50 ways to live slow

50 ways to live slow | Guide by Rebecca Hawkes

As a business owner and freelance ethical designer, my work hours are mine to dictate and organise. There is no one to reprimand me and slap my wrists for getting distracted, refresh the pages of social media or get lost in the never ending infinity scroll of pinterest. To gain back my time, make an impact with my clients and see results, I have seen the benefits of slow living.

Doing one thing at a time, with intention. The opposite of having several tabs open and checking your phone with the television playing in the background (I can put my hand up with guilt on this). It is focussing on the task at hand, adding calm and meaning back to the activity.

Slow living may sound like the next buzz word (maybe after ‘hygge‘ has had its time), but no matter what you choose to call it, focussing on your actions can have great effects. Would you like a clearer mind (no worries about burning dinner while pressing post on a blog post), an appreciation of your spare time (yes to getting out the house for a walk instead of staring at a screen) and creating work that creates and impact without a burnt out creator? I think so!

To make it simple I have added 50 suggestions bellow. Some may resonate with you more than others, and you do not need to add every single activity in. Take is slow after all!

50 ways to embrace living slowly 

  • Eat seasonally by buying the fresh abundance at the local grocery store.
  • Wake up by your bodies natural rhythms
  • Meditate
  • Bake your own sourdough bread.
  • Take the stairs
  • Cycle to your local meetings
  • Grow your own food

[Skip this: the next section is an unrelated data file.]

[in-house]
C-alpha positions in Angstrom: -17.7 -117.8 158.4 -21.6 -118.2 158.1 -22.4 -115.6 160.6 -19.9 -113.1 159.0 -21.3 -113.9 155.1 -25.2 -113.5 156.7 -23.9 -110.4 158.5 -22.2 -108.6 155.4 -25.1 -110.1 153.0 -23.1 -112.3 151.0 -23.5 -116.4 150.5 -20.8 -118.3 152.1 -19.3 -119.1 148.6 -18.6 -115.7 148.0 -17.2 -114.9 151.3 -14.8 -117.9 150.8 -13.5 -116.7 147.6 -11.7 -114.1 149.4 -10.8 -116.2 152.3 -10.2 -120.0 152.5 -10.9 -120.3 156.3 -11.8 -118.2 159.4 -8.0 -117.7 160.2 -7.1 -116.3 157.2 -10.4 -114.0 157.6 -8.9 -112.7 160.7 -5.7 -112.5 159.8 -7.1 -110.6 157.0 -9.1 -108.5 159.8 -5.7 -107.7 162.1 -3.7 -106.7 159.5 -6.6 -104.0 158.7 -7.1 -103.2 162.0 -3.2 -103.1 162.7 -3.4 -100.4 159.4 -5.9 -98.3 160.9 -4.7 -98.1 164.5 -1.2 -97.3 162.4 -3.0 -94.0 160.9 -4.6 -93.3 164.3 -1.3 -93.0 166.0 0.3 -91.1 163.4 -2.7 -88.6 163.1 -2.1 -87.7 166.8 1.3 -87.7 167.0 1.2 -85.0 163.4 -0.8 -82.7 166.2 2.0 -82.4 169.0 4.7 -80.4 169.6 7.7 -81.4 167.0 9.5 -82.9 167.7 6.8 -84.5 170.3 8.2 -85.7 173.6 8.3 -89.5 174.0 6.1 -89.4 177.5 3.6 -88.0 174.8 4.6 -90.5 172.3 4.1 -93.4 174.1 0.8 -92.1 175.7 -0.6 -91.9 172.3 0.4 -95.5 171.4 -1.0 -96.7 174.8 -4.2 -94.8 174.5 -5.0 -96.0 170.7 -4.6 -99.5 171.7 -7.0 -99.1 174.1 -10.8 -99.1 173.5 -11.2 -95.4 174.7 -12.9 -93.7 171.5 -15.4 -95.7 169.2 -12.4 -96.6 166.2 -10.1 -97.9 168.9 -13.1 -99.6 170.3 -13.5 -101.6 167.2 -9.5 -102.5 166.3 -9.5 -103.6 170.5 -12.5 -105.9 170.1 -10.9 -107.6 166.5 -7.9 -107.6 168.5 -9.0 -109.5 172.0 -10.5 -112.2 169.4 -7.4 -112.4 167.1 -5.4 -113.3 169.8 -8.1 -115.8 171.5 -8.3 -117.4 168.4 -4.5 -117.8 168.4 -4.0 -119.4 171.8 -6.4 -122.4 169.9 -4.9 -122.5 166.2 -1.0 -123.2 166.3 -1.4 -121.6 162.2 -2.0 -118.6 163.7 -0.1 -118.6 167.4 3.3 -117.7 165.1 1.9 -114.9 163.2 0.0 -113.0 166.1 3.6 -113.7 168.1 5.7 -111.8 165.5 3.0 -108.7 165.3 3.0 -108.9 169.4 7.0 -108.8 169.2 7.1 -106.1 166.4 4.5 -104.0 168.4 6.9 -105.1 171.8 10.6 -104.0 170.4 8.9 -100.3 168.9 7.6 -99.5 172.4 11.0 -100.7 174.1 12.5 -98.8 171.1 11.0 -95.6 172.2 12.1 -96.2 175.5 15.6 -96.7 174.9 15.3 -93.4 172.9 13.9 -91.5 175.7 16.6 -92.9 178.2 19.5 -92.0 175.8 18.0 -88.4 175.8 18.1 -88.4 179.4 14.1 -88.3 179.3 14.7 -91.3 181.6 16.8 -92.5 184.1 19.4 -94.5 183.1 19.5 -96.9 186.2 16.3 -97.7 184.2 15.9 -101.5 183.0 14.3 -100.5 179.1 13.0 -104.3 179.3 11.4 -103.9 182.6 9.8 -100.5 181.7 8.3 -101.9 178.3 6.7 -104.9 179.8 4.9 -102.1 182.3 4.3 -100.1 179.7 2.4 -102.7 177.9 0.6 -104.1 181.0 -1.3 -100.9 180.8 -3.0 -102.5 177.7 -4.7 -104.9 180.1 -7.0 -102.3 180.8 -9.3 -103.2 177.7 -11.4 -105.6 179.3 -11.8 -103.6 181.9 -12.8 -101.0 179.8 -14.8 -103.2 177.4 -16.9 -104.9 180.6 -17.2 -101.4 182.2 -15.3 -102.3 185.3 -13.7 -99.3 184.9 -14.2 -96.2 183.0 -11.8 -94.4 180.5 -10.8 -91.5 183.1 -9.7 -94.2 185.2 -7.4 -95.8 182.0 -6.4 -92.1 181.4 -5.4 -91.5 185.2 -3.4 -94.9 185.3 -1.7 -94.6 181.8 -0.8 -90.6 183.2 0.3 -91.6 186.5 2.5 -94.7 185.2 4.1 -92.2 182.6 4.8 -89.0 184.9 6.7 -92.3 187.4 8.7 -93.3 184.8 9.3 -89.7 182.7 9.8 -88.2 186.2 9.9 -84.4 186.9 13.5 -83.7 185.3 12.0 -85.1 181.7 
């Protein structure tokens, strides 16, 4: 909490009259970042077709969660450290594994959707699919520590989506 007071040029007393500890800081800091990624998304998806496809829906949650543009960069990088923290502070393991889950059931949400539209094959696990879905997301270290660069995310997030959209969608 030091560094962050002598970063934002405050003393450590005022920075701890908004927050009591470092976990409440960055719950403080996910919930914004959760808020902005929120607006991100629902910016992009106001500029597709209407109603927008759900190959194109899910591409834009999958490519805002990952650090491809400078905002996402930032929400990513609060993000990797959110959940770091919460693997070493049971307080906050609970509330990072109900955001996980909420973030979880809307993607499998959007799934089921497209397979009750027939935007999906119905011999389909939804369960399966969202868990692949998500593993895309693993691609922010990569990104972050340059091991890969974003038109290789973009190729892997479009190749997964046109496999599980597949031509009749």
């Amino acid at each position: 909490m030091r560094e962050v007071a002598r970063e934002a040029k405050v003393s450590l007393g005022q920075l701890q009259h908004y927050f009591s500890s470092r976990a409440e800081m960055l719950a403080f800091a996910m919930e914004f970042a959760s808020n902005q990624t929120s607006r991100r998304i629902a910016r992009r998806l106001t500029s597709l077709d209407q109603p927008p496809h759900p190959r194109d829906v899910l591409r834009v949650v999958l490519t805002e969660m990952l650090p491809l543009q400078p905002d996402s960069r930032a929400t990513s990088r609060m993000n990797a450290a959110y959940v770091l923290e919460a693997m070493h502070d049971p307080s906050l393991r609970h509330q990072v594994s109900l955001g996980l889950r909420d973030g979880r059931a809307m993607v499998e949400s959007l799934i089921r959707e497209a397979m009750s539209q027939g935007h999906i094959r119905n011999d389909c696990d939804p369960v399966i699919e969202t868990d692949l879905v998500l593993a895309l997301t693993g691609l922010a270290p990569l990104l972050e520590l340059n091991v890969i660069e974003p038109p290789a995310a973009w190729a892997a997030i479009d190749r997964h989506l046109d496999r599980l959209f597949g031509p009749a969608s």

• Brew tea and coffee on the stove
  • Read paper books and magazines
  • Look out the window on train and bus journeys
  • Choose to travel on holiday without the aid of a plane and instead dream up other methods, walking, cycling or maybe even a tuk tuk.
  • Listen to live music
  • Swim without counting lanes
  • Exercise until you feel worn out rather than by watching the clock
  • Sit in silence
  • Talk to strangers and attend events where you need to talk
  • Write down your thoughts
  • Take a sketchbook to a local café and draw the people that come in.
  • Fantasize about the perfect day.
  • Sit outside cafés with a blanket over your lap (if cold) and watch the world go by.
  • Pick wild flowers and branches (where allowed and ethical) for your home
  • Pickle, preserve and ferment seasonal food ready for winter
  • Create your own tea blend
  • Make your own natural beauty products.
  • Subscribe to a magazine delivery service and make time to sit and read every time it arrives in your post box.
  • Burn incense.
  • Dance when the music inspires
  • Ditch social media for an hour, a day, a weekend etc.
  • Leave your phone at home or in your bag when meeting friends.
  • Learn to say no
  • Say no to multi-tasking and focus (link to minimal reading list)
  • Nap under the branches of a tree.
  • Handwrite a letter to a friend.
  • Take a day off
  • Have a picnic
  • Go to bed early and get up early. Choosing to watch the sunrise or sunset.
  • Turn the television off and don’t let it play the next episode.
  • Organise visual phone calls with dear friends you haven’t seen in a while.
  • Practice yoga
  • Have brunch with friends, where no-one has to rush off.
  • Clear anything out of your home that is not serving you.
  • Minimise your business and get clarity on your work (link to minimalist marketing)
  • Donate your time to an animal sanctuary
  • Plant trees (link to working with me)
  • Launch the idea that you have been dreaming of (link to failure to launch post)
  • Give back to your community (26 ways you can give back post)
  • Make time in your schedule for self care (link to Marthe interview)
  • Add more love to your work (link to my valentine’s post)
  • Travel somewhere new you have never been and take notice of how the world looks when it all looks brand new.
  • People watch. Out the window, at a café, on a park bench.
  • Breathe.

50 ways to live slow | Guide by Rebecca Hawkes